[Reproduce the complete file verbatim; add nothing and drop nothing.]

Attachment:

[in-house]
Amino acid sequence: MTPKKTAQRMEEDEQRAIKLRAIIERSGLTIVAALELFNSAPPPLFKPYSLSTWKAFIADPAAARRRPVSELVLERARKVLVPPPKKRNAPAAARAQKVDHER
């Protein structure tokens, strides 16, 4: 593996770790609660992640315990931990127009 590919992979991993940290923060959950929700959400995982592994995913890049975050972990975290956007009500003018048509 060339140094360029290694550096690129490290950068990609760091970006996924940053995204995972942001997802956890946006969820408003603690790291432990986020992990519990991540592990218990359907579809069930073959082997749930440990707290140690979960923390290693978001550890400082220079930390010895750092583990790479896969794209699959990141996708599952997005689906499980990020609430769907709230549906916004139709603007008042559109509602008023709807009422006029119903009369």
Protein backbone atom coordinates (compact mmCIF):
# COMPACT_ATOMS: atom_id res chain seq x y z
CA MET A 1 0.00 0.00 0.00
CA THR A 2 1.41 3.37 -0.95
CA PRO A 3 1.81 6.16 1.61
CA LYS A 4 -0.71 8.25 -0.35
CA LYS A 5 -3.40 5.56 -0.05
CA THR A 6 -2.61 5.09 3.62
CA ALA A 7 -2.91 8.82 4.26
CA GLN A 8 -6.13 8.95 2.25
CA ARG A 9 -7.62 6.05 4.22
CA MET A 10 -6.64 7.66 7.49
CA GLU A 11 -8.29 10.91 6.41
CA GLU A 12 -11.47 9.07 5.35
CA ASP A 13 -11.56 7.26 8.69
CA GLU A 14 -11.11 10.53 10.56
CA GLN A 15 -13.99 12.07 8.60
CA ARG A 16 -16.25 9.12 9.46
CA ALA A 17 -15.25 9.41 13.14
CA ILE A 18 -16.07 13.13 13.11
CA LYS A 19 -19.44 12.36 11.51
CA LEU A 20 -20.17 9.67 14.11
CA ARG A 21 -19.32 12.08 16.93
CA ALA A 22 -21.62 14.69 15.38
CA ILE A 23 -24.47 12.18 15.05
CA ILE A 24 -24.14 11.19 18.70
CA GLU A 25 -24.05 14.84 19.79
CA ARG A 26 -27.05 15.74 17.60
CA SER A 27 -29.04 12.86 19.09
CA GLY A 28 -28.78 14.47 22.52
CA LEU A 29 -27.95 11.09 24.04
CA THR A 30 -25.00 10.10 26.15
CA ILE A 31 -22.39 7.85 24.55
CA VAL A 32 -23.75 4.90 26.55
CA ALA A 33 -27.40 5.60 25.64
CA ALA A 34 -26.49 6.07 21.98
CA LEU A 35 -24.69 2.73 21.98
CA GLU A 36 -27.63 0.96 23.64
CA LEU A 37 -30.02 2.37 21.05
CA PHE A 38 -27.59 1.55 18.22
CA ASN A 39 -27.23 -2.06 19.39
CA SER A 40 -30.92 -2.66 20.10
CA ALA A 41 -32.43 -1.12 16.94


[in-house]
Amino acid sequence: MTPKKTAQRMEEDEQRAIKLRAIIERSGLTIVAALELFNSAPPPLFKPYSLSTWKAFIADPAAARRRPVSELVLERARKVLVPPPKKRNAPAAARAQKVDHER
């Protein structure tokens, strides 16, 4: 593996770790609660992640315990931990127009 590919992979991993940290923060959950929700959400995982592994995913890049975050972990975290956007009500003018048509 060339140094360029290694550096690129490290950068990609760091970006996924940053995204995972942001997802956890946006969820408003603690790291432990986020992990519990991540592990218990359907579809069930073959082997749930440990707290140690979960923390290693978001550890400082220079930390010895750092583990790479896969794209699959990141996708599952997005689906499980990020609430769907709230549906916004139709603007008042559109509602008023709807009422006029119903009369």
Protein backbone atom coordinates (compact mmCIF):
# COMPACT_ATOMS: atom_id res chain seq x y z
CA MET A 1 0.00 0.00 0.00
CA THR A 2 1.41 3.37 -0.95
CA PRO A 3 1.81 6.16 1.61
CA LYS A 4 -0.71 8.25 -0.35
CA LYS A 5 -3.40 5.56 -0.05
CA THR A 6 -2.61 5.09 3.62
CA ALA A 7 -2.91 8.82 4.26
CA GLN A 8 -6.13 8.95 2.25
CA ARG A 9 -7.62 6.05 4.22
CA MET A 10 -6.64 7.66 7.49
CA GLU A 11 -8.29 10.91 6.41
CA GLU A 12 -11.47 9.07 5.35
CA ASP A 13 -11.56 7.26 8.69
CA GLU A 14 -11.11 10.53 10.56
CA GLN A 15 -13.99 12.07 8.60
CA ARG A 16 -16.25 9.12 9.46
CA ALA A 17 -15.25 9.41 13.14
CA ILE A 18 -16.07 13.13 13.11
CA LYS A 19 -19.44 12.36 11.51
CA LEU A 20 -20.17 9.67 14.11
CA ARG A 21 -19.32 12.08 16.93
CA ALA A 22 -21.62 14.69 15.38
CA ILE A 23 -24.47 12.18 15.05
CA ILE A 24 -24.14 11.19 18.70
CA GLU A 25 -24.05 14.84 19.79
CA ARG A 26 -27.05 15.74 17.60
CA SER A 27 -29.04 12.86 19.09
CA GLY A 28 -28.78 14.47 22.52
CA LEU A 29 -27.95 11.09 24.04
CA THR A 30 -25.00 10.10 26.15
CA ILE A 31 -22.39 7.85 24.55
CA VAL A 32 -23.75 4.90 26.55
CA ALA A 33 -27.40 5.60 25.64
CA ALA A 34 -26.49 6.07 21.98
CA LEU A 35 -24.69 2.73 21.98
CA GLU A 36 -27.63 0.96 23.64
CA LEU A 37 -30.02 2.37 21.05
CA PHE A 38 -27.59 1.55 18.22
CA ASN A 39 -27.23 -2.06 19.39
CA SER A 40 -30.92 -2.66 20.10
CA ALA A 41 -32.43 -1.12 16.94